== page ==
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The Times
  • Kent Bush: Skyping could have landed me in jail

  • When in Ethiopia last January for the court work involved in adopting our son, we spent about half an hour one evening using the program Skype to tell students in Kansas about our trip and talk to friends and family who were taking care of things for me at home. According to a rule enacted last week, that conversation could have landed me in an Ethiopian jail for 15 years.

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  • It is always fun to find out that you have done something that could have landed you in jail.
    When in Ethiopia last January for the court work involved in adopting our son, we spent about half an hour one evening using the program Skype to tell students in Kansas about our trip and talk to friends and family who were taking care of things for me at home.
    According to a rule enacted last week, that conversation could have landed me in an Ethiopian jail for 15 years.
    Ethiopia is a very important country for United States national security concerns because of its proximity to Northern African terrorism hotspots. It is also a key cog in the work to stabilize the region’s economy and famine prevention.
    But in his almost two decades in office, Prime Minister Meles Zenawi has proven himself to be authoritarian when it comes to controlling the press in Ethiopia.
    Eskinder Nega knows that. He has been in jail since Sept. 2011 on charges of terrorism. In Ethiopia, terrorism is loosely defined which broadens its use for those in power to be able to punish their political enemies.
    Nega was a political enemy of the ruling party.
    He has been jailed seven times in less than 20 years. In 2005, he and his wife were jailed and their newspapers closed down because they refused to stop reporting about disparities in the controversial national election.
    Now the government has included a provision that makes voice over internet protocol communications using software like Skype illegal.
    The reasoning behind it is that those communication methods are much more difficult for the government to track and would be a great tool for terrorists. Of course, the fact that the government owns the telephone service in the country and sets the prices and enjoys the revenue from long distance calls is just a coincidence.
    It also gives the government another weapon to attack its enemies.
    Ethiopian journalists claim the government has sought to control the use of Internet-based telecom services for several years. They have cracked down on Internet cafés that offered Web-based telecommunications services and requiring them to keep records of the names and addresses of their customers, according to local reports.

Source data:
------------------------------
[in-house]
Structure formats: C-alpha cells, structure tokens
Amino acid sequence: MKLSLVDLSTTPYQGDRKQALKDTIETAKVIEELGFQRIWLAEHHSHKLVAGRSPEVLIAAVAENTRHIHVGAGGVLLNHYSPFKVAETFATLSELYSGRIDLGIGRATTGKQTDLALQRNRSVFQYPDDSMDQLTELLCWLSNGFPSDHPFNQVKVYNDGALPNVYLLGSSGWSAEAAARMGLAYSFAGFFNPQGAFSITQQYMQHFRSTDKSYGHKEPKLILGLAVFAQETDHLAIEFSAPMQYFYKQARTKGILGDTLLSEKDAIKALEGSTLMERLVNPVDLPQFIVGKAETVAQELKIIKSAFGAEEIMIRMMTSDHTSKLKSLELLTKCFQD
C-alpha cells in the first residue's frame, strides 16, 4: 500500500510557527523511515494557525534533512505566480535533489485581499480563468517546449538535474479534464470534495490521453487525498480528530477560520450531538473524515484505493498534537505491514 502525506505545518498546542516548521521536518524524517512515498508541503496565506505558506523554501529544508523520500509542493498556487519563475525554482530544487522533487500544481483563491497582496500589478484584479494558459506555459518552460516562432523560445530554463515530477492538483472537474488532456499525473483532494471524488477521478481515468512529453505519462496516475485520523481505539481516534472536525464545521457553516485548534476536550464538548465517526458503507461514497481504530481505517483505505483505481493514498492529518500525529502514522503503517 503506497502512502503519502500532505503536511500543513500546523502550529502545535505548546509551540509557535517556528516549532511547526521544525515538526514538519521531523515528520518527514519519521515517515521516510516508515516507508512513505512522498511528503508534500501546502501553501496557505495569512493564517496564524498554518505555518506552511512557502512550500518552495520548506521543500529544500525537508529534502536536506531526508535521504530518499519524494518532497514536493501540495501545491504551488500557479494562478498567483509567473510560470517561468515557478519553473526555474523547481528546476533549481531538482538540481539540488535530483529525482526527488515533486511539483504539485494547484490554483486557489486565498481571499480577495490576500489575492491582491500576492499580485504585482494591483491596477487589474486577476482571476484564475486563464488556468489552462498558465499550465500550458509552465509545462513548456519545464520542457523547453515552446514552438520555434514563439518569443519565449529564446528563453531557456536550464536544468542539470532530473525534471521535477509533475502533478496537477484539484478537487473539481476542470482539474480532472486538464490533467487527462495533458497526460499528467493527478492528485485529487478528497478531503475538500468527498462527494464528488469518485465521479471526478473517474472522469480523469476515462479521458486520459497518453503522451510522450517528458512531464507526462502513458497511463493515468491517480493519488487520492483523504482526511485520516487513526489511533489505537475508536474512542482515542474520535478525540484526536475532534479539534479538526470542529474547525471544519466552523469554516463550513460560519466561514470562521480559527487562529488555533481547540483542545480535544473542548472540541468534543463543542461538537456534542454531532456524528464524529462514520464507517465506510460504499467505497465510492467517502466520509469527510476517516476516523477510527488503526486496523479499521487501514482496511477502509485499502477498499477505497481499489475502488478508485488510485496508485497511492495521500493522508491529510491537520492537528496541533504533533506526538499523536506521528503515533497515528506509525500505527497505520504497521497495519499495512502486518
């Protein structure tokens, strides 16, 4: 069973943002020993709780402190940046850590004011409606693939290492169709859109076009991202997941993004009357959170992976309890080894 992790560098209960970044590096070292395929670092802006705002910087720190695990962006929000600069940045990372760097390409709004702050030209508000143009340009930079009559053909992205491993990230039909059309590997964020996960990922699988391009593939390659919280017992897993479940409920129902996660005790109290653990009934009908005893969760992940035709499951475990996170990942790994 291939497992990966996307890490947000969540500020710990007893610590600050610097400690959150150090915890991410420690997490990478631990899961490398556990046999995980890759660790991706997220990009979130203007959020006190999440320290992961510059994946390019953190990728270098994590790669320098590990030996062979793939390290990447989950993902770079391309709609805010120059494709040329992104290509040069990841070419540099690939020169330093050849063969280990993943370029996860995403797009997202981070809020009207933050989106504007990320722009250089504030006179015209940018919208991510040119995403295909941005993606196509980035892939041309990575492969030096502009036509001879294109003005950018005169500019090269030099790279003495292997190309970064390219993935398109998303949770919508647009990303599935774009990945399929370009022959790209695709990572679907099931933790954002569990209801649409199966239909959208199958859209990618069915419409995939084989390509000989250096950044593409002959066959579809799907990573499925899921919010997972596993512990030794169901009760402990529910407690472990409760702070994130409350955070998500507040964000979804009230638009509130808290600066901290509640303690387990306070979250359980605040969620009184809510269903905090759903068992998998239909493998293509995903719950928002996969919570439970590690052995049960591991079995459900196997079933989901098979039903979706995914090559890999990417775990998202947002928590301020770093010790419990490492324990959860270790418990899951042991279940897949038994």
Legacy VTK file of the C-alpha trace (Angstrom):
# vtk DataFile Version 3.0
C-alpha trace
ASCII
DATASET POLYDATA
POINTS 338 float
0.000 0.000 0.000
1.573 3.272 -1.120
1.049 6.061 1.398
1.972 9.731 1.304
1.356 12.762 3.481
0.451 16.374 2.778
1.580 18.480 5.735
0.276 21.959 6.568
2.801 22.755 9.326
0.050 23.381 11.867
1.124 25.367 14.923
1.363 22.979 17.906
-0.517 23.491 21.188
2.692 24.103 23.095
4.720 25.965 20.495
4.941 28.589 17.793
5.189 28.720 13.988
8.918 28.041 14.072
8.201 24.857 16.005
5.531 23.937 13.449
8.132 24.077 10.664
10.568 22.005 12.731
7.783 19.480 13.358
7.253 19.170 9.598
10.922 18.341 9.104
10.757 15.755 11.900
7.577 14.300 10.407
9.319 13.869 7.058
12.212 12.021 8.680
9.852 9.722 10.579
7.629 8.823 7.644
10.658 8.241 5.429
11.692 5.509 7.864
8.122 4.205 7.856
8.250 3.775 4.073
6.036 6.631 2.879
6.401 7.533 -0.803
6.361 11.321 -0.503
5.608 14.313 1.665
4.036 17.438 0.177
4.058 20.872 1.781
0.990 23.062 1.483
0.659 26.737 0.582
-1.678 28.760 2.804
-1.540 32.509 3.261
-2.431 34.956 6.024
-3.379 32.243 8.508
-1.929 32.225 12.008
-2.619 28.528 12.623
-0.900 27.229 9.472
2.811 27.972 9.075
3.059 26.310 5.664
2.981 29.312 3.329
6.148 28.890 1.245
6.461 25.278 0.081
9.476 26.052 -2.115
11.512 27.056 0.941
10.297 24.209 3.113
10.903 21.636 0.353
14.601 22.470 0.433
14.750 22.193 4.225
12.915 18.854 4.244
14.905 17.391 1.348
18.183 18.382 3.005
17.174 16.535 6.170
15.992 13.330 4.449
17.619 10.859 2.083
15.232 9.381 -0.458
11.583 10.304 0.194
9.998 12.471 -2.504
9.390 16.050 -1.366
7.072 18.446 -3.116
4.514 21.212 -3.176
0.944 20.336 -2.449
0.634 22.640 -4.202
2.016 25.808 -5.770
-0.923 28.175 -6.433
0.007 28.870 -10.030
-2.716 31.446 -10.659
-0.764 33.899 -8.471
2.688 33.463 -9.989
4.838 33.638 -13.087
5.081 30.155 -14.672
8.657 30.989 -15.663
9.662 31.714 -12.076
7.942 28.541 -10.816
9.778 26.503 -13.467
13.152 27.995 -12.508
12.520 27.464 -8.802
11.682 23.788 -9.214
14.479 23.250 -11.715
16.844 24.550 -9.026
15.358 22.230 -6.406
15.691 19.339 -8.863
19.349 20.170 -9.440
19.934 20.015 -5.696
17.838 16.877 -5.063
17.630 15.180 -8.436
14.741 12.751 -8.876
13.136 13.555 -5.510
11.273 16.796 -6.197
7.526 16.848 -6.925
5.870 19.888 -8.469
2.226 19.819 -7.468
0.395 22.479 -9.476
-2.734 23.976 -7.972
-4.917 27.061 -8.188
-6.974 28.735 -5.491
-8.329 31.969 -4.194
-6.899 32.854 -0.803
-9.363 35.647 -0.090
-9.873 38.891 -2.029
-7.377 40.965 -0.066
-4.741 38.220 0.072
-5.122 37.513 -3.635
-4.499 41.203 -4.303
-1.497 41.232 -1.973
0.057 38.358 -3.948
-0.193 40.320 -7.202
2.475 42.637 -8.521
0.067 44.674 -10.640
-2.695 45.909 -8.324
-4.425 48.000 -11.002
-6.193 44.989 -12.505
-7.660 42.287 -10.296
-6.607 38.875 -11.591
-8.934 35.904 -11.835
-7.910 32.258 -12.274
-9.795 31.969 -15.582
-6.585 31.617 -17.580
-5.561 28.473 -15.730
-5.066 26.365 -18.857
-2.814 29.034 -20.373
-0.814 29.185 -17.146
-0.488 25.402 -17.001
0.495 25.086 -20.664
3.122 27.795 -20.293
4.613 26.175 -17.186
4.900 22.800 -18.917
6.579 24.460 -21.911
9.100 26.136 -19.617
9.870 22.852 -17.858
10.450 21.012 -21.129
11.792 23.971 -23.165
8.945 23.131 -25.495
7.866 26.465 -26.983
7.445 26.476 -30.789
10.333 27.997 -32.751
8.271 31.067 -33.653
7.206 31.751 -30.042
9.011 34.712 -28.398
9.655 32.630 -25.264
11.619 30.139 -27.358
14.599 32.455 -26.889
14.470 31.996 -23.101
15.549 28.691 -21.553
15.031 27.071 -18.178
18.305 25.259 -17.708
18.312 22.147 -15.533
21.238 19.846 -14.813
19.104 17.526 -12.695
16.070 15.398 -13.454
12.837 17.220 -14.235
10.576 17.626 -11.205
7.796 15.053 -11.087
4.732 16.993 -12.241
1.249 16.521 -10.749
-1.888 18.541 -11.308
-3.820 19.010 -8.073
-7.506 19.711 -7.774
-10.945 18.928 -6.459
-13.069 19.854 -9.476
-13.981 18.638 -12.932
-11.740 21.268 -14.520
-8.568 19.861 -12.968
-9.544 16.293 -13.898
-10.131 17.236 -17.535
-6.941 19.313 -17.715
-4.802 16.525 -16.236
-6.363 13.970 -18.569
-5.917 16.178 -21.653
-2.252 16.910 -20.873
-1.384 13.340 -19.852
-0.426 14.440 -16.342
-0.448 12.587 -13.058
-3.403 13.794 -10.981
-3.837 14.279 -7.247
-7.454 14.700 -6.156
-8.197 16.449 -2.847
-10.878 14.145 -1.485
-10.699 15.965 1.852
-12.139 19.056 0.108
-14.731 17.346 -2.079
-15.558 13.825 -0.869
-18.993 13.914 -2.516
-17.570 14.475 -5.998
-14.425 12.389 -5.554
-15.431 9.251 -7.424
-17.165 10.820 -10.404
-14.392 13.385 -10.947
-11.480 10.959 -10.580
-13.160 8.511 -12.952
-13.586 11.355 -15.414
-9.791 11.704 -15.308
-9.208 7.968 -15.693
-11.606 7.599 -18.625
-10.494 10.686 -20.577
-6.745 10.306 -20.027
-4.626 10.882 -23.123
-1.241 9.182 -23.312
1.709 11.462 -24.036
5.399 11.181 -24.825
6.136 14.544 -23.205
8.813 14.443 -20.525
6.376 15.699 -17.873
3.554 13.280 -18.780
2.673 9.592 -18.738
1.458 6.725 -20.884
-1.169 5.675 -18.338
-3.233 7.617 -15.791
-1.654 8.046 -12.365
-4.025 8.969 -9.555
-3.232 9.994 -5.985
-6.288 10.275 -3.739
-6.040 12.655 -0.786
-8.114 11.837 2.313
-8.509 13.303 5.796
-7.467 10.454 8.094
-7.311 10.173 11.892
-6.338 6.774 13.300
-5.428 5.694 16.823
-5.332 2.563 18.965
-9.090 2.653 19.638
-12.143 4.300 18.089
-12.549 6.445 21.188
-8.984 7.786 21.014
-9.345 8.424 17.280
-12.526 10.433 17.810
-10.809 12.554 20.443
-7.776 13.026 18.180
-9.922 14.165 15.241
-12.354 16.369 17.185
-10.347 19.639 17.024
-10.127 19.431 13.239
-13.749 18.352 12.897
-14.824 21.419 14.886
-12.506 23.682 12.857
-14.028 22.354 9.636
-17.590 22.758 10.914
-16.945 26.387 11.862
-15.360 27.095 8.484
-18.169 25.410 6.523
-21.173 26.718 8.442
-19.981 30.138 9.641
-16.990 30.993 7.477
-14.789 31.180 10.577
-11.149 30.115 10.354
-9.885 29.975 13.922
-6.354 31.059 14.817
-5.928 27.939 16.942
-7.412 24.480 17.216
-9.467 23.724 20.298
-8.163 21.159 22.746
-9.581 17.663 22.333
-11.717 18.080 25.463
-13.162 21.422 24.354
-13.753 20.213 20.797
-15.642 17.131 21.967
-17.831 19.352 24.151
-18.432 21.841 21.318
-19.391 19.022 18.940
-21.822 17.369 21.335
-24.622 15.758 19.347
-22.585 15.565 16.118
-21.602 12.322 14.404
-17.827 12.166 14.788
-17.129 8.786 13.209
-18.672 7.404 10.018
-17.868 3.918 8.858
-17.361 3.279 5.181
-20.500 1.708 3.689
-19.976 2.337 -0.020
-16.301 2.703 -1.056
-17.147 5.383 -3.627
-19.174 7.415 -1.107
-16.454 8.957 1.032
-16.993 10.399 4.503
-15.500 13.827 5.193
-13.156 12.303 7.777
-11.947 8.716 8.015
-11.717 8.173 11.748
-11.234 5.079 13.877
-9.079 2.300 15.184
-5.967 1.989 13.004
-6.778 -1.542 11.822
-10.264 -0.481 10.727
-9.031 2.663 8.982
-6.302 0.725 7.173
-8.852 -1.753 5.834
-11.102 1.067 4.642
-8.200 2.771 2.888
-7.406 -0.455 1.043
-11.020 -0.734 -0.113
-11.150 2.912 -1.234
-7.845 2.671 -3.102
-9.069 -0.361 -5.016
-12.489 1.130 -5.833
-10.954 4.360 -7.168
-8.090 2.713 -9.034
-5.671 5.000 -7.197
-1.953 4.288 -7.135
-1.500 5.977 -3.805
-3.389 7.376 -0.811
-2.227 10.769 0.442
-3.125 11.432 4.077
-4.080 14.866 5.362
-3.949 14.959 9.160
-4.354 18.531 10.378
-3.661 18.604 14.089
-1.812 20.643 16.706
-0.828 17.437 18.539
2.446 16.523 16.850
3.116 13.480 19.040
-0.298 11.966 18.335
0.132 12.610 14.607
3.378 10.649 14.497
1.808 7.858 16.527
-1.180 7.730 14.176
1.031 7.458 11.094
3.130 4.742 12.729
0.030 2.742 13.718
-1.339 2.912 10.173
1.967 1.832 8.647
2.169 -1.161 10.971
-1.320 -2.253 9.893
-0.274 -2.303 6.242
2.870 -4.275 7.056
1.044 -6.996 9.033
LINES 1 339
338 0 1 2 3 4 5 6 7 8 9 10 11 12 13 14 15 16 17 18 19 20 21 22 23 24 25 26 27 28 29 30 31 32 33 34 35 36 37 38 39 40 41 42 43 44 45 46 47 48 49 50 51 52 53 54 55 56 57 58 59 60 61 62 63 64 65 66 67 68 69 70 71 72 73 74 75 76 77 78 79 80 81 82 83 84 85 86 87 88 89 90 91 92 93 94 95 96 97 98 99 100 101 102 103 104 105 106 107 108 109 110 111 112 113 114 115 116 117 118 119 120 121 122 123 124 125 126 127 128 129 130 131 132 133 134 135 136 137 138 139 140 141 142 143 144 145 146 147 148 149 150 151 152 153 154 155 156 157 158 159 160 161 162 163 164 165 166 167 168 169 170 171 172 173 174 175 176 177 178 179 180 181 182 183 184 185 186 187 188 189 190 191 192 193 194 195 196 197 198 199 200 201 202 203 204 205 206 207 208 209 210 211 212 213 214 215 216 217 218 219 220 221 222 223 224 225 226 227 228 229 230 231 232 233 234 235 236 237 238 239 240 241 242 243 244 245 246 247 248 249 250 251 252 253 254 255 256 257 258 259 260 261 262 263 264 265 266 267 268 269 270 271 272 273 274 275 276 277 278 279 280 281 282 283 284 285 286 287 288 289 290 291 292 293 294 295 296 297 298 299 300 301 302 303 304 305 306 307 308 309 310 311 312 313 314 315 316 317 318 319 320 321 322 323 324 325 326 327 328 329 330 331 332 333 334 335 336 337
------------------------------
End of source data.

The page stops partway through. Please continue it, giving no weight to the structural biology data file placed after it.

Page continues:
One student was even arrested in December for showing a customer how to use Skype.
    Sen. Patrick Leahy (D-Vermont) said, “The United States and Ethiopia share important interests, and the Administration’s fiscal year 2013 budget requests $350 million in assistance for Ethiopia. However, to the extent that any of that assistance is intended for the Ethiopian government, the importance of respecting freedom of the press cannot be overstated. What happens to Eskinder Nega and other journalists there will resonate loudly not only in Ethiopia, but also in the United States Congress.”
    Page 2 of 2 - Nega was to hear his verdict June 21, but the proceedings were delayed – as many court proceedings in Ethiopia are.
    I appreciate Leahy’s desire to put pressure on the Ethiopian government to operate with openness and fairness.
    But withholding funds from the country won’t have the desired effect. The impoverished people of Ethiopia watch their leaders cruise past them in Range Rovers to palatial estates and lavish office buildings. Those in power will merely withhold more funds from those who need it most.
    Answers to problems in Ethiopia are tough. The country battles an AIDS epidemic that has given rise to a total of more than 5 million children living without a parent. The government controls almost all property leading to a repressed economy with limited opportunities. The leadership – if not corrupt – is certainly willing to keep a lion’s share of the wealth for itself.
    I don’t know what the answer is, but I understand Leahy’s feeling that we can’t let these injustices and abuses of power go unchecked.
     
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